Waze's crowdsourced traffic and navigation app is attractive to Google, which is said to be a serious suitor for the app, because of the wealth of mapping data it offers. But Waze's biggest draw may be social, some experts say.
The eponymous mobile app is designed to offer "smarter," real-time navigation by letting users share road reports on accidents, police check points or other hazards along any given route. The idea is to give other users in the area a "heads-up" about what's to come on the road, says Waze, which claims to have 30 million people using its app, on its website -- a number that is boosted to 50 million at the Google Play store.
Waze also lets users create and join groups that allow members to view each other on a map and communicate with one another while on the road.
Google is reportedly close to finalizing a deal to acquire the company for US$1.3 billion.
If Google ends up making the buy, Waze's "social sharing" business model, and the technology supporting it, could help to boost Google's own social networking services, some observers say.
"Social is the unique thing about Waze," said management instructor Brian Proffitt, who teaches at the University of Notre Dames Mendoza College of Business.
"Google is not very strong in social right now. They can't seem to get Google+ going," which right now functions more as a forum for early adopters and techies, he said.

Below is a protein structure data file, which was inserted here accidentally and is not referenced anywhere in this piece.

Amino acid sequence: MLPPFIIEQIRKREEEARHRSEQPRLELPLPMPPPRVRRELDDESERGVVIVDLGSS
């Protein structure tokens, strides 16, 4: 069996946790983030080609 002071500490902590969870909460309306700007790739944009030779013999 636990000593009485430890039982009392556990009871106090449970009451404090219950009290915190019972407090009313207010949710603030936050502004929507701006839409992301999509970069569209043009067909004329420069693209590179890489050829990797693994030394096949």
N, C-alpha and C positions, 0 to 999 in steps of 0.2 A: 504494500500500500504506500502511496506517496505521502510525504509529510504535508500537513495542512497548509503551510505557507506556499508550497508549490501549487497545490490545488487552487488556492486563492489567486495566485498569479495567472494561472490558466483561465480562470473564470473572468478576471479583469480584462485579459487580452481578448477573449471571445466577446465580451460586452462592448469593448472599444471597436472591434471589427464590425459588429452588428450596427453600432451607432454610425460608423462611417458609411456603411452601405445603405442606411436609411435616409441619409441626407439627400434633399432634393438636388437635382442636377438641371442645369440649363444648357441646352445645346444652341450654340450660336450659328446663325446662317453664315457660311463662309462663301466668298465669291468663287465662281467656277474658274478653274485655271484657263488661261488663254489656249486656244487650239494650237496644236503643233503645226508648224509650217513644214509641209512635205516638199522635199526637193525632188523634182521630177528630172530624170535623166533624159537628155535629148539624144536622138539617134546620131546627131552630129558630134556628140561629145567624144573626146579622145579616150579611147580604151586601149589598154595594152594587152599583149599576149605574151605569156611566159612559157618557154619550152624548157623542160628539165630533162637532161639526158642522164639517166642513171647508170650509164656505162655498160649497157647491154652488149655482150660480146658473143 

During the company's I/O developers conference last month, Google unveiled some new social and customization features for Google Maps, such as letting users filter restaurant search results based on ratings and reviews from their friends, but Waze's app could add more personalization tools to Maps, others said.
"Personalization of map data and context are the most interesting things here with Waze," said Chris Silva, an analyst with Altimeter. Waze's larger strategy "epitomizes" the changes that were outlined last month at Google I/O, by offering routes tailored to individual users and also customized advertising, he said. Waze lets users adjust their preferences to receive more fine-tuned advertising on the app.
The deal would also make sense for Google given the importance of location-based data on mobile devices and would bolster its dominance in the mobile navigation space, others say.
"The Waze technology is a good fit for Google and a natural acquisition to keep Google's platform at the forefront," said Erik Gordon, of the University of Michigan's Ross School of Business.
But, "you never know what will happen to a company that is ingested by Google," he added.
There is the possibility that Google just wants to keep Waze away from other suitors like Facebook and Apple, which were also rumored to be interested in acquiring the company.
"The hefty price tag speaks to that mentality," said Altimeter's Silva.
"[Google] has to think hard about whether it wants the game changed, or is willing to make a big offer that lets it keep the lead," said Michigan's Gordon. "It usually takes about 15 minutes to decide."
The potential deal was first reported by Israeli business site Globes, followed by The Wall Street Journal and others.
Waze is currently available on the iPhone, Android and select Blackberry, Nokia and Windows mobile devices.
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